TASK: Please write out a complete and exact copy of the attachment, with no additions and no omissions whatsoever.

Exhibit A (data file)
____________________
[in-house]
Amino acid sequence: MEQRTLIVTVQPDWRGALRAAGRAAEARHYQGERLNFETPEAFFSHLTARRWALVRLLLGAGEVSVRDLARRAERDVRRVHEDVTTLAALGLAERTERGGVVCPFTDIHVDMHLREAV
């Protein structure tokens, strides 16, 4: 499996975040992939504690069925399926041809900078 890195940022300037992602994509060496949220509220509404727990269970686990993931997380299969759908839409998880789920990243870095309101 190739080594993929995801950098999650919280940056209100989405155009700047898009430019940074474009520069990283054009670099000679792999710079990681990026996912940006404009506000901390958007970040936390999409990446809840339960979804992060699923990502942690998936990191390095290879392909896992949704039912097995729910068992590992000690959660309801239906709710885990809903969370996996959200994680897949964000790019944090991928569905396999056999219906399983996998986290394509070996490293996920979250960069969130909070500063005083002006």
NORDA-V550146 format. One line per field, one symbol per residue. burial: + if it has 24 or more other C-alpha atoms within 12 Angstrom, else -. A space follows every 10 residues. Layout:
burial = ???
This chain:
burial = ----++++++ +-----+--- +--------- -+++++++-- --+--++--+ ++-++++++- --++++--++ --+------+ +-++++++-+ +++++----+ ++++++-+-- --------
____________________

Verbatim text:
[in-house]
Amino acid sequence: MEQRTLIVTVQPDWRGALRAAGRAAEARHYQGERLNFETPEAFFSHLTARRWALVRLLLGAGEVSVRDLARRAERDVRRVHEDVTTLAALGLAERTERGGVVCPFTDIHVDMHLREAV
């Protein structure tokens, strides 16, 4: 499996975040992939504690069925399926041809900078 890195940022300037992602994509060496949220509220509404727990269970686990993931997380299969759908839409998880789920990243870095309101 190739080594993929995801950098999650919280940056209100989405155009700047898009430019940074474009520069990283054009670099000679792999710079990681990026996912940006404009506000901390958007970040936390999409990446809840339960979804992060699923990502942690998936990191390095290879392909896992949704039912097995729910068992590992000690959660309801239906709710885990809903969370996996959200994680897949964000790019944090991928569905396999056999219906399983996998986290394509070996490293996920979250960069969130909070500063005083002006």
NORDA-V550146 format. One line per field, one symbol per residue. burial: + if it has 24 or more other C-alpha atoms within 12 Angstrom, else -. A space follows every 10 residues. Layout:
burial = ???
This chain:
burial = ----++++++ +-----+--- +--------- -+++++++-- --+--++--+ ++-++++++- --++++--++ --+------+ +-++++++-+ +++++----+ ++++++-+-- --------